You’ll need to decide what training approaches will be best for your group, your budget and your schedule. If you think self-paced training will be best, go with that, knowing that you can give people options of printed materials or videos. “Some people like something they can hold in their hands, others would rather watch a video,” Ellis notes.
You can also lead trainings yourself. “Lunch-and-learn modules can be good ways to go,” Ellis says. “People will almost always show up if you feed them, and they don’t take away from billable hours.” But you do need to prepare good content, which may mean spending some time on your own the night before.
Instructor-led training is a third option. It’s an additional expense, but often worth it even for small groups. Ellis points out that many of his training engagements are for firms with fewer than 10 technicians.
“Whatever way you go,” Ellis says, “recognize that, at the end of the day, you’re the leader and you need to know your group and determine the training they need. And how you teach matters.”
#5) Meet other CAD managers.
Being a CAD manager is a lonely job, even if you don’t have the title. The only way to connect with others who share your challenges and responsibilities is to get out of the office. Ellis recommends doing this as often as you can.
Find networking events and conferences where you can meet and talk with other CAD managers. You may not have the exact same responsibilities as they do, but you’ll have a lot in common. And your peers are the best repository of knowledge about the latest software releases, hardware specs, and training options. And this is insight you often can’t find anywhere else — CAD managers are often on the leading edge for their industry.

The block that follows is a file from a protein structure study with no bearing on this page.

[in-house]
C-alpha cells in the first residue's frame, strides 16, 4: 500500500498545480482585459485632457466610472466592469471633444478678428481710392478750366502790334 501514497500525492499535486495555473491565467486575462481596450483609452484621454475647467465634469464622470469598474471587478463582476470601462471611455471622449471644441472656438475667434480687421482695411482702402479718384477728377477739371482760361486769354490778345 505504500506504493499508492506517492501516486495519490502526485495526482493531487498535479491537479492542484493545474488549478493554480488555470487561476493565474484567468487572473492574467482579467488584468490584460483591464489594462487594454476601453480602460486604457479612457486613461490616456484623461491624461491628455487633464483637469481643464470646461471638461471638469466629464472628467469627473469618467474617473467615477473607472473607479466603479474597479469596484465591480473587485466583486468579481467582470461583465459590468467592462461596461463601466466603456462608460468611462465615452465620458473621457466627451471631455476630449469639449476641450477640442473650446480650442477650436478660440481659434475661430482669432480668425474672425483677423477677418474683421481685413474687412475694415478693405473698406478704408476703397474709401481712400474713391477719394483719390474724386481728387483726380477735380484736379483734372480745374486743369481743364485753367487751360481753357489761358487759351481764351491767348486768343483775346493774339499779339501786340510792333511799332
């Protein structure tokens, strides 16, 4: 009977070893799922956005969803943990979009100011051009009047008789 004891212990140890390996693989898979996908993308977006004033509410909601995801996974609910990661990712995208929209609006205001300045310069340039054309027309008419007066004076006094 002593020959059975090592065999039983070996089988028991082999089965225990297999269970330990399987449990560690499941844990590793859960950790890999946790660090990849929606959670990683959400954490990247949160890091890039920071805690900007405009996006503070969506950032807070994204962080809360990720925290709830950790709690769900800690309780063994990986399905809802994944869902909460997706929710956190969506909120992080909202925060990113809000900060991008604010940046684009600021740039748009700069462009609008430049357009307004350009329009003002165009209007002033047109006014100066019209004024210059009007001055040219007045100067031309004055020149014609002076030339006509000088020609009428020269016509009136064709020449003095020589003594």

Ellis recommends Autodesk University as one good place to network, as well as Autodesk User Group International (AUGI) conferences, and any other user conferences related to CAD work. If travel is a problem, there are CAD manager forums online where you can ask questions and share knowledge. Use them.
A CAD Manager by Any Other Name
Being a CAD manager is a challenging job. It’s made harder when it’s not in your job description or on your business card. But this is a fairly common situation in smaller firms. So Ellis recommends that, if the mantle is laid on you, “Embrace the challenge, but don’t fool yourself. There is a lot more to being a CAD Manager than just being really good at AutoCAD.”
This article first appeared at Cadalyst, a source of essential information about computer-aided design (CAD) and related software and hardware technologies for AEC, manufacturing, and CAD management professionals.